Media and all of us in the market gets too excited about the Budget when it comes and it is around the corner. As we have seen in the last financial year, the Budget was just one data point a lot of things happened through the year and that is where we are today. So clearly on the Budget, I would expect to see if the assumptions on tax to GDP ratio continue to show the buoyancy that we have currently seen in the numbers for the month of November. In fact, for the month of November, the gross tax collections the numbers that we see show a jump of 55 percent and we would see that the same would continue for the next couple of months too.
Structurally, whether for the next financial year and after that if we see the tax to GDP ratio go up, that would be a very big indicator of whether this entire exercise that the nation has gone through in November-December has worked for the economy and for the people of this country. So that is one big data point, which is near-term, which is tax collections.
The other data point the market will look at is to see what is the pace of recovery. Consumption is one leg of the economy which is working very well till November, that is the bit of the economy which has not worked, which has taken the biggest hit now after the demonetisation. So we have to wait and see how consumption comes back, in which categories. What we hear from companies and we had extensive interactions with companies all through the December last two weeks and clearly companies are hurting rural areas and also where the distribution is less led by wholesalers, which has seen a big contraction of business. So the small trade and SME businesses have got hit. So we have to see whether this recovery comes through after June. So these are some of the data points that I would look at. So, I wouldn’t characterise them as negatives but these are currently imponderables that we need to wait and see how they measure out for the rest of this year.
Anuj: I am looking at Macquarie's last note and what stands out for me is that a lot of pharma top picks and some of them have done well, for example Jubilant Life but you also are bullish on stocks like Sun Pharma, Glenmark. We have seen a lot of issues with pharma lately, do you think most of the damage is now in the price?
A: I would think so. We have a very strong pharma franchise and clearly that is one reason why we see a lot of interest and picks come through but the real advantage of the pharma sector structurally if you see is the fact that at least as far as demonetisation is concerned, the domestic pharma story was more or less intact because for a long period of time, Indian pharmacies were accepting the old currency notes so to that extent that was seen as a defensive sector going into this demonetisation period and not only that, there will be some big events and outcomes for some of the large pharma companies. We are positive on Sun Pharma and Glenmark on the basis of positive developments in their business, whether it is their factories or new molecules, monetisation of research that come through so that is the reason why we continue to like pharma and in fact of the two large export sectors in this country where one is tech and the pharma, relatively we are favourably more disposed right now towards pharma.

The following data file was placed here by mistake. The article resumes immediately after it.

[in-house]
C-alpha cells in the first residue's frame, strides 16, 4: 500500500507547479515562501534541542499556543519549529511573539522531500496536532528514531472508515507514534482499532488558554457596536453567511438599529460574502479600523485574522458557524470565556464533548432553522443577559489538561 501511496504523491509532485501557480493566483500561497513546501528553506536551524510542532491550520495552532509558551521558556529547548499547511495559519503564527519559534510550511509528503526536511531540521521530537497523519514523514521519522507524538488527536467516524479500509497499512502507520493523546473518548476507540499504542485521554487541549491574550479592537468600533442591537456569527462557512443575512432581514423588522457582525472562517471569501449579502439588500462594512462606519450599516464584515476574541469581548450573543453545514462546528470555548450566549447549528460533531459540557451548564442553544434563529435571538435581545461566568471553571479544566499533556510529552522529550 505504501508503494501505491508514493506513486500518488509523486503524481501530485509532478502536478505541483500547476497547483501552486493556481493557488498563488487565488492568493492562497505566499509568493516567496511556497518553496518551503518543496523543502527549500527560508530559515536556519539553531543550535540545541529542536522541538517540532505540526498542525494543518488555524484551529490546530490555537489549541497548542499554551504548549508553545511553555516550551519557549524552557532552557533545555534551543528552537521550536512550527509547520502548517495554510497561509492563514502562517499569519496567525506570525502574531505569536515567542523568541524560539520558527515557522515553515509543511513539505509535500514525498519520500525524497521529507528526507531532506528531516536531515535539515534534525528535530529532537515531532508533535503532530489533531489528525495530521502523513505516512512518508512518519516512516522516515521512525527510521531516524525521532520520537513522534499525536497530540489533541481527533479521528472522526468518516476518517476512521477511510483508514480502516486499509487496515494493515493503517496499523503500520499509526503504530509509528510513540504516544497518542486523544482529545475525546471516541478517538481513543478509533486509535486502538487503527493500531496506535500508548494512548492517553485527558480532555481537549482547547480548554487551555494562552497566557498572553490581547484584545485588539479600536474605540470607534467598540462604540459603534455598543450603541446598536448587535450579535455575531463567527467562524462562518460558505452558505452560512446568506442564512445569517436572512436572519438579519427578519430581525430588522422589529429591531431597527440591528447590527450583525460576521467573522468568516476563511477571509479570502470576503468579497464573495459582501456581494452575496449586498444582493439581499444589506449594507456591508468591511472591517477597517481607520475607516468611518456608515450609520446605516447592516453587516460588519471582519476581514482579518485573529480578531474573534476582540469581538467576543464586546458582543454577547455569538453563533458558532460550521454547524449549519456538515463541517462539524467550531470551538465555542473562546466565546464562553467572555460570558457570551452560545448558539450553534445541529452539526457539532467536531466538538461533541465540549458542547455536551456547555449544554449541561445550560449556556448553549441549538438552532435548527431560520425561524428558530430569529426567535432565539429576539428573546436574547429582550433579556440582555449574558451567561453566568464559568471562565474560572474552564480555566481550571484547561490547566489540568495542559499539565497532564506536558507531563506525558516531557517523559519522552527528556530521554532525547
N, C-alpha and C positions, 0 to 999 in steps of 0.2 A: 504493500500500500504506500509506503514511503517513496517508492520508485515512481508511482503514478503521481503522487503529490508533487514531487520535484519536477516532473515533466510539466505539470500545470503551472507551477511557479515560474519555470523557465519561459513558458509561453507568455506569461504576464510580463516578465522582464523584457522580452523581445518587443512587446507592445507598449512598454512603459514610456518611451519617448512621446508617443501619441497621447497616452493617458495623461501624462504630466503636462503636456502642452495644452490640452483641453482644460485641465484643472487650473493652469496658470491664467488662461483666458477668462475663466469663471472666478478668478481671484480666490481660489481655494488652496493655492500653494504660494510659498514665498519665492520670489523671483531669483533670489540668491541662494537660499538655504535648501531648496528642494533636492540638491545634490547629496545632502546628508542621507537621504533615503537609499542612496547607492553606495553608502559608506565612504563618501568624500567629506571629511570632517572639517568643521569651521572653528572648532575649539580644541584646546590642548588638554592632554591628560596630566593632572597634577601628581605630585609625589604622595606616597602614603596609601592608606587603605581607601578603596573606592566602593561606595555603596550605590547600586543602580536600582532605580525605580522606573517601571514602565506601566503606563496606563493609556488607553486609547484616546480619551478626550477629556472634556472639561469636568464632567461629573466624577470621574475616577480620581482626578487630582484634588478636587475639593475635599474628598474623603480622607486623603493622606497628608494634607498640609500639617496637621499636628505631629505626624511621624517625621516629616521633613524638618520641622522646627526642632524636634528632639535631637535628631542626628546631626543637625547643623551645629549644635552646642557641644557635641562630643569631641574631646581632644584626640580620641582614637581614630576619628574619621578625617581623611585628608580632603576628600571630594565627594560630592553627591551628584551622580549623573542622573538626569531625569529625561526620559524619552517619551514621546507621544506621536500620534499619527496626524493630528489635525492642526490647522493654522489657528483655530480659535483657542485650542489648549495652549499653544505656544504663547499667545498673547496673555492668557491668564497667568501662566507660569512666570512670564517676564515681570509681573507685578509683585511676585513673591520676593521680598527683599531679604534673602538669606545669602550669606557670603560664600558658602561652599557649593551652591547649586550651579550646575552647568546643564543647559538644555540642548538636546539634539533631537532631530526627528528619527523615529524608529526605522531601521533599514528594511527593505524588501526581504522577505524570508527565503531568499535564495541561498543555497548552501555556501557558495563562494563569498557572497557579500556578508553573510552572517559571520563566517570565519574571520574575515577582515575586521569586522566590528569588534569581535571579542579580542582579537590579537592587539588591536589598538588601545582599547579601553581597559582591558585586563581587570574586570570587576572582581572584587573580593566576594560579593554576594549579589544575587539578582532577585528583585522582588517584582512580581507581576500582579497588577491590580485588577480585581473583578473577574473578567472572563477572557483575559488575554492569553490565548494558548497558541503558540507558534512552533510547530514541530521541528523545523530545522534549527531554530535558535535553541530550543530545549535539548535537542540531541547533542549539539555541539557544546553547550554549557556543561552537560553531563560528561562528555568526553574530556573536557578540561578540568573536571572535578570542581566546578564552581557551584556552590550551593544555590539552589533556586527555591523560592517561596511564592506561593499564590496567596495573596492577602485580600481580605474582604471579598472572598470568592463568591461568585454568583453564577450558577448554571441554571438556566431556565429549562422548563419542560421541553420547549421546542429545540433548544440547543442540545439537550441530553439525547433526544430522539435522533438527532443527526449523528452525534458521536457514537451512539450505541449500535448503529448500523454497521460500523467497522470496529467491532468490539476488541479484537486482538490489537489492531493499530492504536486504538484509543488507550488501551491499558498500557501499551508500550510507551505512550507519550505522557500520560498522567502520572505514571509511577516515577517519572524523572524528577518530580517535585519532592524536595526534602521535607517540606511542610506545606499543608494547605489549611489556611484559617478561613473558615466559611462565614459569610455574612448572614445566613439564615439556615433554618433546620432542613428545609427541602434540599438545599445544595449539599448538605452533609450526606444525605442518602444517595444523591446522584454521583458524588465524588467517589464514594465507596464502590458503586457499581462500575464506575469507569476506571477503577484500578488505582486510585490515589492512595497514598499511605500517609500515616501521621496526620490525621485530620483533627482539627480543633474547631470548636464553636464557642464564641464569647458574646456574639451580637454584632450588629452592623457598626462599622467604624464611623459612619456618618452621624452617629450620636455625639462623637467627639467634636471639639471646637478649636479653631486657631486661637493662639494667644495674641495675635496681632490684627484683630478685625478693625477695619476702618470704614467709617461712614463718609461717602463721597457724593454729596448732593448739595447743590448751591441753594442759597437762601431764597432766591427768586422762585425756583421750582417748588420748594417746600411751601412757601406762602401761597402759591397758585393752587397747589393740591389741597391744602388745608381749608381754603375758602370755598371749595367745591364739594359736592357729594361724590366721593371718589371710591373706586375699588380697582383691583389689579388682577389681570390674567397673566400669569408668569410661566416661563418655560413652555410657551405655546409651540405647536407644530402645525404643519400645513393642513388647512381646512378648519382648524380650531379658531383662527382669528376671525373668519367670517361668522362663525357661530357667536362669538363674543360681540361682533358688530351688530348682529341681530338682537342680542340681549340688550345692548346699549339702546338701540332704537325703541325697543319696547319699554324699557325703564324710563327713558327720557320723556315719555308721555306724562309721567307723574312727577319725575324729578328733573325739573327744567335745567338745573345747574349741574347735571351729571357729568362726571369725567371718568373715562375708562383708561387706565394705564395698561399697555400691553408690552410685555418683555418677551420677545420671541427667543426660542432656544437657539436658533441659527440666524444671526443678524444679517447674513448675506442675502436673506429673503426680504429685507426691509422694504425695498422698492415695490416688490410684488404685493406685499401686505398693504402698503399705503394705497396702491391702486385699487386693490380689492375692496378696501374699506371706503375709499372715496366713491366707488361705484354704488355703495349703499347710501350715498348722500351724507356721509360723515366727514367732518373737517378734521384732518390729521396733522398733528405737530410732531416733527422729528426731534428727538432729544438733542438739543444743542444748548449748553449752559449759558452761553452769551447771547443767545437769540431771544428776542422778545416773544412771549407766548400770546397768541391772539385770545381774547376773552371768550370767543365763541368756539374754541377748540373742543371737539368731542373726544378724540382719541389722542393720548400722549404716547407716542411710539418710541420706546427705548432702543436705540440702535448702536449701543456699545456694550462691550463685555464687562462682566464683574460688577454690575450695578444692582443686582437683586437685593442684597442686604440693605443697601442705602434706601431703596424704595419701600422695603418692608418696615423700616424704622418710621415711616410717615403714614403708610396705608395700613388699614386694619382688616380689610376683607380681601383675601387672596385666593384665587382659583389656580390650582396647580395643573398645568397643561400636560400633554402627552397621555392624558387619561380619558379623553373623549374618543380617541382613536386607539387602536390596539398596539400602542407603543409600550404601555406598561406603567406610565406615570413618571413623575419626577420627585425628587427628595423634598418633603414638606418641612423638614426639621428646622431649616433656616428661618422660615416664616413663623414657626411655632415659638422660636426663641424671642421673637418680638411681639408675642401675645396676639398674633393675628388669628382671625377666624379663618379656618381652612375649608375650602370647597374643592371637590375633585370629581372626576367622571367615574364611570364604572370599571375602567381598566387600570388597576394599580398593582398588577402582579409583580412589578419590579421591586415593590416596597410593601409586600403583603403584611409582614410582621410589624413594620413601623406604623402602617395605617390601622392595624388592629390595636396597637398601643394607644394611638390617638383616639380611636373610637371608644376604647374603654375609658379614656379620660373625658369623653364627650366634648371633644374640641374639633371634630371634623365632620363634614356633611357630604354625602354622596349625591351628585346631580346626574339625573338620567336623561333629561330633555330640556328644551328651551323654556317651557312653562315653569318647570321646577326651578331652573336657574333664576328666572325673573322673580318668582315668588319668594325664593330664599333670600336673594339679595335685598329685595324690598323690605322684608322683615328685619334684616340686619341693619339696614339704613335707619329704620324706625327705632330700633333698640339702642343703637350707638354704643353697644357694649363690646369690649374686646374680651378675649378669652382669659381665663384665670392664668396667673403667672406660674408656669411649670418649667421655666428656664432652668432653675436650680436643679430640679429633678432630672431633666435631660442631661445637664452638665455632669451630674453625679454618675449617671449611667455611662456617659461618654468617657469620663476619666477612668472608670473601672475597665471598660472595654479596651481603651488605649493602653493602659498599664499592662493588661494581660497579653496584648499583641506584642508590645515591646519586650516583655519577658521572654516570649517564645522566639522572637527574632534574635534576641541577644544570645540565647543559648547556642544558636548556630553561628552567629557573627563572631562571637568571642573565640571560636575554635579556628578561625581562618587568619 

Sonia: In your note, you continue to be bullish on some of these auto names. Tata Motors is one stock that has once again got back above that Rs 500 mark and the sales from Jaguar Land Rover (JLR) have been looking very good. It is still a bit away from its 52-week high, but do you think it could conquer that because of good earnings?
A: 2017 calendar year and the next financial year, March, 2018, one of the critical years for the development of the business and model portfolio of Tata Motors. So, we expect good outcomes to continue in the various geographies, whether it is the US, whether it is China. And the other bit which is also happening with Tata Motors is that we could see the revival in the domestic business. Probably that is still far away, maybe like 6-9 months, but that is something which, both on the commercial vehicles, heavy vehicles and to some extent -- lesser extent though, on the passenger car business would be a positive development.